Michael has a play on at the Brighton Fringe.

Work Makes You Free By Michael Ross. 6-10th May at Rialto Theatre as part of Brighton Fringe 2019.

Adam is absolutely loving being Employment Minister, singer-songwriter Kirsty cries in the shower every morning before heading off to work at the Job Centre, struggling actress Willow must toil unpaid in a pound shop or lose her benefits, and banker Jane is disgusted by the sight of closed curtains as she leaves for Canary Wharf every morning.

Michael Ross’s biting and very funny satire delivers a piece very much for our times, reflecting on the dignity – and many indignities – of labour. It explores how some people are defined by their job, whilst for others it’s the main obstacle to becoming who they truly are. It is a funny, smart and ingenious examination of what work means in Twenty-First Century Britain.

“A current, relevant commentary on the aspects of life we see every day – it touches the full spectrum of working life in the modern age.” **** (LondonTheatre1)

***** (Remote Goat)
***** (Fringe Guru)

https://www.brightonfringe.org/whats-on/work-makes-you-free-by-michael-ross-135501/

Michael Ross Obituary

The playwright Michael Ross, whose latest work, The Shy Manifesto, recently finished a five-week UK tour, has died of cancer, aged 40.

A graduate of the Royal Court’s Young Writers Programme, Ross tackled contemporary issues such as social media, housing, homelessness and corporate greed. His play, Happy to Help, an acerbic comedy set in a supermarket, was produced at London’s Park Theatre in 2014, having been previously short-listed for the Liverpool Hope Playwriting Prize. It was later published by Methuen Plays.

He also wrote They Won’t Kill You (2006), A Handful of Mustard Seed (2010), Don’t Ask, Don’t Tell (2012), Saving Souls in Soho (2013), The Utility People (2013), Work Makes You Free (2014), Damn Your Eyes (2015) and, most recently, The Good Landlord, about London’s housing crisis, which played at Vault Festival in February. A review of The Good Landlord on the theatreweekly.com website described it as “a fantastically funny and energetic performance”.

It was while The Shy Manifesto and The Good Landlord were both in rehearsal that Ross succumbed to the cancer that had only been diagnosed in December. Anthony Hollis, co-producer of The Shy Manifesto, spoke of the “shock and sadness” of the whole company. “Although Michael didn’t get to see the production, we managed to get an audio recording to him in the hospice, and he saw the published text of the play before he died,” said Hollis.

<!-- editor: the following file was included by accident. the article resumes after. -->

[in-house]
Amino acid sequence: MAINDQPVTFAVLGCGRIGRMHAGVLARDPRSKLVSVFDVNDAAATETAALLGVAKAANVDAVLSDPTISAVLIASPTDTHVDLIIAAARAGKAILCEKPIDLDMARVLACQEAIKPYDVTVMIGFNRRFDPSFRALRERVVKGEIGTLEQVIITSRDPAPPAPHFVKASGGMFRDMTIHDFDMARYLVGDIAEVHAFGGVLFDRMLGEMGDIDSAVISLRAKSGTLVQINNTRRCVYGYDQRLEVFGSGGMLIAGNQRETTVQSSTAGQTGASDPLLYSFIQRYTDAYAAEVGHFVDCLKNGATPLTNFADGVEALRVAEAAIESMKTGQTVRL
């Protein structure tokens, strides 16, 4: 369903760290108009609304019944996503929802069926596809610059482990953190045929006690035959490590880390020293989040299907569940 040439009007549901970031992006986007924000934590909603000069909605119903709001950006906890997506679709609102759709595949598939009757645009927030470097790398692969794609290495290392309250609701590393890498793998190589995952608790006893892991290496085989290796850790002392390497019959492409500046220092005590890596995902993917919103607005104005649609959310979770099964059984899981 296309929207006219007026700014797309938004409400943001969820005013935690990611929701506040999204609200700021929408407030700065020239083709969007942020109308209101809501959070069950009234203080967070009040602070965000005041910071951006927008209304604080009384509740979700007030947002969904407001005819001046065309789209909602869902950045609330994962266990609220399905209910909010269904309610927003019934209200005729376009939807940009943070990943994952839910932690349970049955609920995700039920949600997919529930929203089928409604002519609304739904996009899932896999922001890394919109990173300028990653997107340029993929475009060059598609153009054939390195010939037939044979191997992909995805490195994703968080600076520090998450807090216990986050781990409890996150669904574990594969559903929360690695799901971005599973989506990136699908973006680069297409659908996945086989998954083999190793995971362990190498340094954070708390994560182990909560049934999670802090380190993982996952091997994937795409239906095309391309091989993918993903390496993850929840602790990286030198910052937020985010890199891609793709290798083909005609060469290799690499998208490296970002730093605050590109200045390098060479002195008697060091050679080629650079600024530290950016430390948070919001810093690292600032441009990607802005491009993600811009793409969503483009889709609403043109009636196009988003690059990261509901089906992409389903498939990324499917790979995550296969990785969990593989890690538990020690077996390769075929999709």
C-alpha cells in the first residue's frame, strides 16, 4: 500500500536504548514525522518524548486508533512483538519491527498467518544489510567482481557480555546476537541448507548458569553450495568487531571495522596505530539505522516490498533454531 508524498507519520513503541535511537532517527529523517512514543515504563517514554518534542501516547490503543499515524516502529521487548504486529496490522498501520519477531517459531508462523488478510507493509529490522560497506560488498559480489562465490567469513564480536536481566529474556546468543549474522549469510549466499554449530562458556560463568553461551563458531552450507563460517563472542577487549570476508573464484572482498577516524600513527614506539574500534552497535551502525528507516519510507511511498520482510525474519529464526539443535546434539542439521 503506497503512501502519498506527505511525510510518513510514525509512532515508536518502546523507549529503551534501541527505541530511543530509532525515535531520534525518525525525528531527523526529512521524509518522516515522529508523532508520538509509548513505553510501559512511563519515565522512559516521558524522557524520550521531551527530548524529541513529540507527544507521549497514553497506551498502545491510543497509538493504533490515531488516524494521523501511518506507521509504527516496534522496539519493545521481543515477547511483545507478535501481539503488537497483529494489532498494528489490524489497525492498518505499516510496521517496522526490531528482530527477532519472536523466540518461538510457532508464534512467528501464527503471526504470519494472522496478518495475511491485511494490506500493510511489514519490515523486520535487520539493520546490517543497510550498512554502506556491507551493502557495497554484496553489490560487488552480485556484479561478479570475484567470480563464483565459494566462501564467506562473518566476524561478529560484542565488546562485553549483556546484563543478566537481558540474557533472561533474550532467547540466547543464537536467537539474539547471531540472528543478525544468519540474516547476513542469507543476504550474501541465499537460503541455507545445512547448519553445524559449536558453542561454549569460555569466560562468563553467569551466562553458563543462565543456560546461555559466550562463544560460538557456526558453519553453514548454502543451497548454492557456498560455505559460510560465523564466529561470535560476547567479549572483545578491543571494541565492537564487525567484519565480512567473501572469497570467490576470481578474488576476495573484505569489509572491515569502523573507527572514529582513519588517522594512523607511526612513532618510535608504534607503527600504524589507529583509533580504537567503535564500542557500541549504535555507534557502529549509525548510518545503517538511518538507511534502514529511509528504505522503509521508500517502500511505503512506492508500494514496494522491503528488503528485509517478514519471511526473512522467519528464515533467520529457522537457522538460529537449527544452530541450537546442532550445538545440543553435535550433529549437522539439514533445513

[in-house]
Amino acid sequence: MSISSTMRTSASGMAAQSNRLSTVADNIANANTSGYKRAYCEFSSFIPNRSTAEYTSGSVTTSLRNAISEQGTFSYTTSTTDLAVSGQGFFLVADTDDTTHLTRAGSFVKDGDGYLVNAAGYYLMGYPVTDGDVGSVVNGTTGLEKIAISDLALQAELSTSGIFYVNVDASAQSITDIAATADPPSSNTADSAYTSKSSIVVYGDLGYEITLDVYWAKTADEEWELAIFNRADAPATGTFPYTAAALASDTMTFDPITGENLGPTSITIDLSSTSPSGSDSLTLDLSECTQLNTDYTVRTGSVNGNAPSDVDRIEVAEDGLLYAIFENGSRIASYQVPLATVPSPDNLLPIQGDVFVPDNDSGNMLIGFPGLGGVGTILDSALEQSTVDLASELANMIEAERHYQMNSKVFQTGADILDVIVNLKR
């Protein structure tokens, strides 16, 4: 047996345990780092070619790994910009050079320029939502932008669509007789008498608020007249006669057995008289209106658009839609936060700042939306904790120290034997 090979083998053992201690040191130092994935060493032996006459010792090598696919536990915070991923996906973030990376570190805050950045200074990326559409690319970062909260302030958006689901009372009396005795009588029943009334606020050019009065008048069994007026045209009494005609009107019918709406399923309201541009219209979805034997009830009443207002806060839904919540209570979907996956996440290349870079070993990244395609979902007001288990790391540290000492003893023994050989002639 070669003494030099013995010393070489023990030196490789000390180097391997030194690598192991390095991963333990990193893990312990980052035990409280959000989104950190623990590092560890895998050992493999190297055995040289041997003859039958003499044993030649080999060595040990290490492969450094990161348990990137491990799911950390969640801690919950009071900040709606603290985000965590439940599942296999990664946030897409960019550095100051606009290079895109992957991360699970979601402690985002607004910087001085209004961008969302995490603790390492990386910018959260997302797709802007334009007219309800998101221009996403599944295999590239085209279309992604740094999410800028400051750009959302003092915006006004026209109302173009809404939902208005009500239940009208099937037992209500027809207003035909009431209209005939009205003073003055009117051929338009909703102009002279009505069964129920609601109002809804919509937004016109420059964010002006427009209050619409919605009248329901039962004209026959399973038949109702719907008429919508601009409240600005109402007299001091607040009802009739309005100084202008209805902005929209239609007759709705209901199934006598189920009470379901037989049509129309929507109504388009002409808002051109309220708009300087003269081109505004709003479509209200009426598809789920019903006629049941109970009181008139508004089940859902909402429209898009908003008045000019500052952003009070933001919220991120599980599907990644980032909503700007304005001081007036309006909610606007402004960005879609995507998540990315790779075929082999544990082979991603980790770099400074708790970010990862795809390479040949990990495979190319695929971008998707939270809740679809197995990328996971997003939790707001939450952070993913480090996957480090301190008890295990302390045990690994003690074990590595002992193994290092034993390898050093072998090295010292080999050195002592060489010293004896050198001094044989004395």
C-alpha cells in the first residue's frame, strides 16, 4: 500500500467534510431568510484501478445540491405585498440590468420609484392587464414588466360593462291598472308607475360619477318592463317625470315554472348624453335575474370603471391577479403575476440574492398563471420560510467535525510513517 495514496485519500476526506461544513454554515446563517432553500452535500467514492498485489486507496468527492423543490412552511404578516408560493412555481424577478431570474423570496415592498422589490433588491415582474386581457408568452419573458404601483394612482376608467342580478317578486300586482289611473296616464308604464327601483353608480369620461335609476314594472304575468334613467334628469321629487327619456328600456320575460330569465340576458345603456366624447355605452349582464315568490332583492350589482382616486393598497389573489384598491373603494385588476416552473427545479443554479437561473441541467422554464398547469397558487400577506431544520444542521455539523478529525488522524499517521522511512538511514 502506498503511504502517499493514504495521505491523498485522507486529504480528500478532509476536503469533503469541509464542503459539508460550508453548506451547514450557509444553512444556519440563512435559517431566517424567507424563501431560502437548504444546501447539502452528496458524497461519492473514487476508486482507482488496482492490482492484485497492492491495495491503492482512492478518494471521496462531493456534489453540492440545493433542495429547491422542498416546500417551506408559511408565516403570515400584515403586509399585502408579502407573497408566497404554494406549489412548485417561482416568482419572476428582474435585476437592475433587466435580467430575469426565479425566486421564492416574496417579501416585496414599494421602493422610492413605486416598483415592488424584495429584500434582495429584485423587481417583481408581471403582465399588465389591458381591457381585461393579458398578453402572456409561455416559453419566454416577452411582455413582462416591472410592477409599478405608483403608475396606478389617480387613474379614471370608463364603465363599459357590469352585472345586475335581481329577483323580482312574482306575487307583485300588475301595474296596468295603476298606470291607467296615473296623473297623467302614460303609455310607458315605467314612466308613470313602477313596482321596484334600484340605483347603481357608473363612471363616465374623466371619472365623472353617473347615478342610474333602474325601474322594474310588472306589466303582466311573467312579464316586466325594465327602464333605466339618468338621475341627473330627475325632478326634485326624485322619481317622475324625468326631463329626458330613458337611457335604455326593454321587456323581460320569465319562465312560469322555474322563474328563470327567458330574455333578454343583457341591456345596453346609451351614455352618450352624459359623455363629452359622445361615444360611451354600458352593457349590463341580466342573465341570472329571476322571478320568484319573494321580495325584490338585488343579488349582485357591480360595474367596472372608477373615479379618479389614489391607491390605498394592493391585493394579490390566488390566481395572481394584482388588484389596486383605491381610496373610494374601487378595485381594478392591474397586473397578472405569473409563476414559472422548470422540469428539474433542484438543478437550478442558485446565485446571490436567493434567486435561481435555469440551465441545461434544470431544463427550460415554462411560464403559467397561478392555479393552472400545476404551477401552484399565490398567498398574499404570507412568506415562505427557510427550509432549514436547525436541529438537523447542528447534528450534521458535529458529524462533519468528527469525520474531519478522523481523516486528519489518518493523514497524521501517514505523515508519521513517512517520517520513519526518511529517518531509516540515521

The Shy Manifesto, which opened at the Newcastle Live Theatre on January 30, was thought to be Ross’ most autobiographical play to date, about a teenage boy, Callum, who is not ashamed to be shy in a world full of narcissism and bluster. Even as an adult, Ross was quiet and unassuming.

Theo Ancient, a close friend of Ross who played Callum in this solo show and appeared in Ross’ play The Utility People, in 2013, said the rehearsal period for The Shy Manifesto had been “emotionally tough”, knowing Ross was unlikely to live to see his play performed. “It gave the director Cat Robey and me a real determination to keep going because it was the best way to honour his memory,” he said.

In an appreciation of the playwright in the Guardian, critic Miriam Gillinson described him as “a witty dramatist with a particular interest in the alienating impact of technology”. His work, she wrote, was “a gift to actors: light and energetic, lacking in pretension and full of compassion”.

Tracy Sinclair’s review of The Shy Manifesto for The Stage spoke of a “compact and often very funny show… a bittersweet examination of growing up in the social media age”.

Ross grew up in Surbiton, Surrey, and studied scriptwriting at Bournemouth University before returning to live and work in London. While honing his craft as a playwright, he worked at the National Theatre bookshop for more than 10 years, where he was responsible for providing monologue suggestions to young actors.

NT bookshop manager Christopher Roberts said: “Michael made an incomparable contribution to the National Theatre with his encyclopaedic knowledge of plays and playwriting.”

His agent, Nick Quinn, described Ross as “an exceptional talent, with a darkly funny tow to his writing. It is a great cruelty that he was taken so young. His work has touched and delighted audiences for more than a decade.”

Michael Ross was born on January 3, 1979, and died on January 23, 2019. He is survived by his mother, brother and sister.